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Authors:  Ch. Kjær, H. Lissau, N.K.G. Salinas, A.Ø. Madsen, M.H. Stockett, F.E. Storm, T.H. Hansen, J.U. Andersen, B.W. Laursen, K.V. Mikkelsen, M.B. Nielsen, S.B. Nielsen

Being alone or together makes a difference for the photophysics of dyes but for ionic dyes it is difficult to quantify the interactions due to solvent screening and nearby counter ions. Gas‐phase luminescence experiments are desirable and now possible based on recent developments in mass spectrometry. Here we present results on tailor‐made rhodamine homodimers where two dye cations are separated by methylene linkers, (CH2)n. In solution the fluorescence is almost identical to that from the monomer whereas the emission from bare cation dimers redshifts with decreasing n. In the absence of screening, the electric field from the charge on one dye is strong enough to polarize the other dye, both in the ground state and in the excited state. An electrostatic model based on symmetric dye responses (equal induced‐dipole moments in ground state) captures the underlying physics and demonstrates interaction even at large distances. Our results have possible implications for gas‐phase Förster Resonance Energy Transfer.

Published: 2018.   Source: ChemPhysChem, Vol. 20 (4), p. 533-537, 2019

Gas-phase Ion Spectroscopy of Flexible and Nonflexible Nitrophenolates: Effect of Locking the Two Phenyl Units in 4’-nitro-[1,1’-biphenyl]-4-olate by a Bridging Atom

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Authors:  B.M. Pedersen, S.B. Nielsen

Nitrophenolates (NPs) are molecular anions that can undergo charge-transfer (CT) transitions determined by the degree of electron delocalization between the phenolate oxygen (donor group) and the nitro group (acceptor). Here we have studied four different NPs: 4’-nitro-[1,1’-biphenyl]-4-olate (1), 7-nitro-9H-carbazol-2-olate (NH linker, 2), 7-nitrodibenzo[b,d]furan-3-olate (oxygen linker, 3), and 7-nitrodibenzo[b,d]thiophen-3-olate (sulphur linker, 4), and recorded their electronic absorption spectra when isolated in vacuo to determine the effect of locking the biphenyl spacer group between the donor and acceptor on transition energies. Absorption was identified from ion dissociation (action spectroscopy) using a homebuilt setup (sector mass spectrometer combined with pulsed laser). We find that the absorption is broad in the visible region for all four NPs with significant vibronic features. The lowest energy peak is at 601 ± 4 nm, 606 ± 4 nm, 615 ± 4 nm, and 620 ± 4 nm, for 3, 4, 2, and 1, respectively. NP 1 is flexible, and its lowest energy structure is nonplanar while the other three NPs are planar according to density functional theory calculations. Hence in the case of 1 the electronic transition has a higher degree of CT than for the other three, accounting for its absorption furthest to the red. Our work demonstrates that oxygen and sulphur are best at conveying the electronic coupling between the donor and acceptor sites as 3 and 4 absorb furthest to the blue (i.e., the degree of CT is lowest for these two NPs). Based on the average spacing between the peaks in the vibrational progressions, coupling occurs to skeleton vibrational modes with frequencies of 649 ± 69 cm-1 (3), 655 ± 49 cm-1 (4), and 697 ± 52 cm-1 (2).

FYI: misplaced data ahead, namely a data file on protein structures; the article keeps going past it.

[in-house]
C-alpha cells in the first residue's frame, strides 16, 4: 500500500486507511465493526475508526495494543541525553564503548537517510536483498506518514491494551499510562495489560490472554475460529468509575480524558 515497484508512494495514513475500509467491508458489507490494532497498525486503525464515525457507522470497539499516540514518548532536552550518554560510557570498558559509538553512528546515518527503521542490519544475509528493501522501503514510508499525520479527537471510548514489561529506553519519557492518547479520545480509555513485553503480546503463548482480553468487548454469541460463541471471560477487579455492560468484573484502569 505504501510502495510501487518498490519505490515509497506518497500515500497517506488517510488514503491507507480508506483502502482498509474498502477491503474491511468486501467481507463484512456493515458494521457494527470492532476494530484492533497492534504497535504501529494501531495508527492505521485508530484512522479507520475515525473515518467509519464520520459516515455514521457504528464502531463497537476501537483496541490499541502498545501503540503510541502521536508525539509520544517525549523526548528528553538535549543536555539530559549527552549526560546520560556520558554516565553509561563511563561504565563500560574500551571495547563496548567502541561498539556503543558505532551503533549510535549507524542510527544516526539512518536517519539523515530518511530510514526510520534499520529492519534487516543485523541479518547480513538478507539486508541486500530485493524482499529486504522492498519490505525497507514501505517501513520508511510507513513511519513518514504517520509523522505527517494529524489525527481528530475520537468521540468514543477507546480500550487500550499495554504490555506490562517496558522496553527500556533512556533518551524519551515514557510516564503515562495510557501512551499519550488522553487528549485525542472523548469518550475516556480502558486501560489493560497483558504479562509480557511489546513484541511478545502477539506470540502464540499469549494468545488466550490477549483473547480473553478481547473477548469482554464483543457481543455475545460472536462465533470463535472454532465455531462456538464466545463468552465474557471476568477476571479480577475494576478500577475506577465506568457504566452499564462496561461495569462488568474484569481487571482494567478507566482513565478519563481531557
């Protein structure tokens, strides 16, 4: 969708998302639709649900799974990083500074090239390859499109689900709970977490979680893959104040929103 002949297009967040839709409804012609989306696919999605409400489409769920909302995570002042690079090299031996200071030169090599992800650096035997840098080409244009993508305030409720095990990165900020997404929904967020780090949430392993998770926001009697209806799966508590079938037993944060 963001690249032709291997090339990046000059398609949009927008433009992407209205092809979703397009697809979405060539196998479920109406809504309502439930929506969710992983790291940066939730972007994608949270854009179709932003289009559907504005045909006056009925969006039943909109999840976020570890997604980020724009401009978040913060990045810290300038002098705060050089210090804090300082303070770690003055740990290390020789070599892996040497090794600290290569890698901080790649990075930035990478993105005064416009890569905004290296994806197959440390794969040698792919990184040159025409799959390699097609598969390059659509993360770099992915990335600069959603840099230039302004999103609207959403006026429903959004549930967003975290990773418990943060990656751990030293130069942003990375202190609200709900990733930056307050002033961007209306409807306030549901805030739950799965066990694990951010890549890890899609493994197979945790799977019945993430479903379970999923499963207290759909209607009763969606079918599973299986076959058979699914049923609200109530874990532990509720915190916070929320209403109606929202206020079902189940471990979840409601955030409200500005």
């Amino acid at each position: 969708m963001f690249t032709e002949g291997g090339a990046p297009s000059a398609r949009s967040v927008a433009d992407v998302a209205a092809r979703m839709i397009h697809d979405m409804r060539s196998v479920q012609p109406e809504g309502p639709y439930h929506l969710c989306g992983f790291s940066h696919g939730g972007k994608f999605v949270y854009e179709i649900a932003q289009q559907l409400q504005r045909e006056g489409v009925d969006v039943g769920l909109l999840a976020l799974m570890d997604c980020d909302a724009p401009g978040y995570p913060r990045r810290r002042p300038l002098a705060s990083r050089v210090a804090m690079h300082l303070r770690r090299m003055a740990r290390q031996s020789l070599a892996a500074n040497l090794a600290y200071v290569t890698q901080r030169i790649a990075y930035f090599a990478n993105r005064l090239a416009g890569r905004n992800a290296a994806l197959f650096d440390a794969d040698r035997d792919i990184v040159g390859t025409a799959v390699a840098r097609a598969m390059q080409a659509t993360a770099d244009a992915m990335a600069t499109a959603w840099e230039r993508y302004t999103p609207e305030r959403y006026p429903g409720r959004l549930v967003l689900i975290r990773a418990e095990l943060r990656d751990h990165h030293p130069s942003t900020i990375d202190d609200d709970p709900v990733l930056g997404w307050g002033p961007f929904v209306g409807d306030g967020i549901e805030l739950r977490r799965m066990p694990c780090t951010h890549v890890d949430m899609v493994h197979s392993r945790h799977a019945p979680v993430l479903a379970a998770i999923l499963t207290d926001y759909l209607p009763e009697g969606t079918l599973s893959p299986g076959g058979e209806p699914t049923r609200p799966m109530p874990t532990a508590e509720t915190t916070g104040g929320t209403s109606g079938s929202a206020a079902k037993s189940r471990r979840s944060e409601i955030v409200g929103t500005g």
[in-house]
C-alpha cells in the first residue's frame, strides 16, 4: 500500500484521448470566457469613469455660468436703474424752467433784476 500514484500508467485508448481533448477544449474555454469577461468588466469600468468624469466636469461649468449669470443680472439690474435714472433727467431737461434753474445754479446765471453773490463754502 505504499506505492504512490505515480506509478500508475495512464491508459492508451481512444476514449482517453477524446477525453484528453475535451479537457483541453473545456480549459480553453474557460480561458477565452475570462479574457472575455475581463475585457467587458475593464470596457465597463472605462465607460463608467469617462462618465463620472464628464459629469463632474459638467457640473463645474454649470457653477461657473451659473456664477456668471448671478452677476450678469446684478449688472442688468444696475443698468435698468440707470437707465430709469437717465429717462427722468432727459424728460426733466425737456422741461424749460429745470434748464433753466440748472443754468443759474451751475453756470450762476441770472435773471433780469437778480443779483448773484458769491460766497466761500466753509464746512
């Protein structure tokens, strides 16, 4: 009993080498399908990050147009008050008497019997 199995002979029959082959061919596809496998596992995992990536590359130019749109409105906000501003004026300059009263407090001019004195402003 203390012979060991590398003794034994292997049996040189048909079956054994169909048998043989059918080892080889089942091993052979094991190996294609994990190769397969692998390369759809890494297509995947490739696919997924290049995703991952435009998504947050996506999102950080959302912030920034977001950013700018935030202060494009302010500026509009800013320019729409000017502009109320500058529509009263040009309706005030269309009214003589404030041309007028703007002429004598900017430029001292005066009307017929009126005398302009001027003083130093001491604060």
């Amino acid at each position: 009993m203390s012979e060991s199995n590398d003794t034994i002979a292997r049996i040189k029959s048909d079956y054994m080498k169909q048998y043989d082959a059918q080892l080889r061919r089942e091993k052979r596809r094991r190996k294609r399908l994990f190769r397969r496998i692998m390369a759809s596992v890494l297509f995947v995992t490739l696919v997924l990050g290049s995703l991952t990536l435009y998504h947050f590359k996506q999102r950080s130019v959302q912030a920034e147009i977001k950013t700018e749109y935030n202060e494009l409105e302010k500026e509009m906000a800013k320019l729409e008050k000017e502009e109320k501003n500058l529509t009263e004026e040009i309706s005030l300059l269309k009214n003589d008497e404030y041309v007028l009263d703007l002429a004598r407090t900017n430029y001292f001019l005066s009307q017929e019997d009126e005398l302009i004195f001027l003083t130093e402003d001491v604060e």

Published: 2018.   Source: Journal of Self-Assembly and Molecular Electronics, Vol. 6_1, 1–12.

Sibling rivalry: intrinsic luminescence from two xanthene dye monoanions, resorufin and fluorescein, provides evidence for excited-state proton transfer in the latter

Related products:  NT342 series

Authors:  Ch. Kjær, S.B. Nielsen, M.H. Stockett

While the emission spectrum of fluorescein monoanions isolated in vacuo displays a broad and featureless band, that of resorufin, also belonging to the xanthene family, has a sharp band maximum, clear vibronic structure, and experiences a small Stokes shift. Excited-state proton transfer in fluorescein can account for the differences.